Pakistan urges adequate resources for UN peacekeeping

New York, 02 May, 2017

At the UN Pakistan said that cuts in the peacekeeping budget with an expectation 'to do more with less' were unsustainable.

Speaking in the UN's Fifth Committee, Pakistan's Ambassador to the UN, Dr. Maleeha Lodhi called for adequate resources to be provided to Peacekeeping Missions in order for them to effectively carry out their critical and diverse tasks.

She said when Pakistan makes this demand it does so on the basis of its rich experience as one of the world's top troop contributors to the UN. "We share our perspective," she stressed, "as a major stakeholder and leader on the subject."

Pakistan, Ambassador Lodhi said, is proud to be one of the largest and most consistent contributors to UN peacekeeping, having served in 41 Mission in 23 countries since 1960. “We currently have over 7000 personnel deployed in 8 peacekeeping operations, including 7 in Africa. 144 of our peacekeepers have made the ultimate sacrifice in the line of duty”, she added.

Recalling the 2015 Leaders' Summit on peacekeeping, the Pakistani envoy said that as co-host, Prime Minister Nawaz Sharif, made substantial pledges to strengthen peacekeeping operations around the world. These pledges, she recalled, included deployment of an infantry battalion and field hospitals. This was testimony that Pakistan’s “commitment to UN peacekeeping remains as strong as ever”, she emphasised.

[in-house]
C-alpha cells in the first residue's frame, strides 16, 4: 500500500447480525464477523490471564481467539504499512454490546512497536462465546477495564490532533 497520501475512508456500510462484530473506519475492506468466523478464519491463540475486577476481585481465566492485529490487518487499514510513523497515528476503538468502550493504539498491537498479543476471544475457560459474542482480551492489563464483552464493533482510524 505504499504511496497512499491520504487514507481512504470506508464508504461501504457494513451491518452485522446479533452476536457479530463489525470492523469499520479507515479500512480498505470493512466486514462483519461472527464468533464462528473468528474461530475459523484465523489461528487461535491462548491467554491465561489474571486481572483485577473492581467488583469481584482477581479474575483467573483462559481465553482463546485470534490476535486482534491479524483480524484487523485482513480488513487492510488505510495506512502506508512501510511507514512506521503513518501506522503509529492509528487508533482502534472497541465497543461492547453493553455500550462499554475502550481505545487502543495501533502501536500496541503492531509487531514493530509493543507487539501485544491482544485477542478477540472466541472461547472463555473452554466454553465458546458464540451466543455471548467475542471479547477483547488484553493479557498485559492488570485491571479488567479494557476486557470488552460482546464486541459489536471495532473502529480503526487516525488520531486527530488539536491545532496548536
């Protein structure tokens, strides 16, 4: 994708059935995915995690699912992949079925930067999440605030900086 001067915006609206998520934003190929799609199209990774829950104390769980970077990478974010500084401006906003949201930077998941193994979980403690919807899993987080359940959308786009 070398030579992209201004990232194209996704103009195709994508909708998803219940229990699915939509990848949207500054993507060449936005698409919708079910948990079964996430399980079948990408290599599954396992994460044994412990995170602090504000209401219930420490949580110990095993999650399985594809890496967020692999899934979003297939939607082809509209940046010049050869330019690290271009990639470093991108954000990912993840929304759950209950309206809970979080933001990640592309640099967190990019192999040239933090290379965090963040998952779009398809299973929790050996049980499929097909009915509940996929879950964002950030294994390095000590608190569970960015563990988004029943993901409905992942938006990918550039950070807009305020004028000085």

Ambassador Lodhi called for putting in place fair, realistic and permanent mechanisms by the UN for review and updating of troop cost and reimbursements.

She also made a case for appropriate representation of Troop Contributing Countries at the leadership and senior levels in the field and at UN headquarters, commensurate with their participation, as this would provide them with an avenue to offer inputs based on their ground experience.

Ambassador Lodhi also called for bolstering triangular cooperation between the troop contributing countries, Security Council and the Secretariat. Such cooperation, she said, must take place not only in the formation of mandates, but also in their implementation, review, renewal or change, especially in case of any rapid deterioration of the situation on ground.

Speaking about the protection of civilians, she said, “This is best ensured by preventing the outbreak of armed conflicts in the first place, addressing root causes of conflicts, and finding inclusive and lasting political solutions to the disputes”.

Arguing that the UN remained an indispensable and powerful tool for the maintenance of international peace and security, Ambassador Lodhi said its role was even more important in “a world beset with challenges and complex threats to peace”. She described the continuing surge in demand for UN peacekeeping as “a vote of confidence, trust and faith in the UN”.

Ambassador Lodhi concluded by assuring the UN that Pakistan would continue to play a vital role in peacekeeping missions, as they were harbingers of hope and security for those battered by the ravages of conflict and turmoil.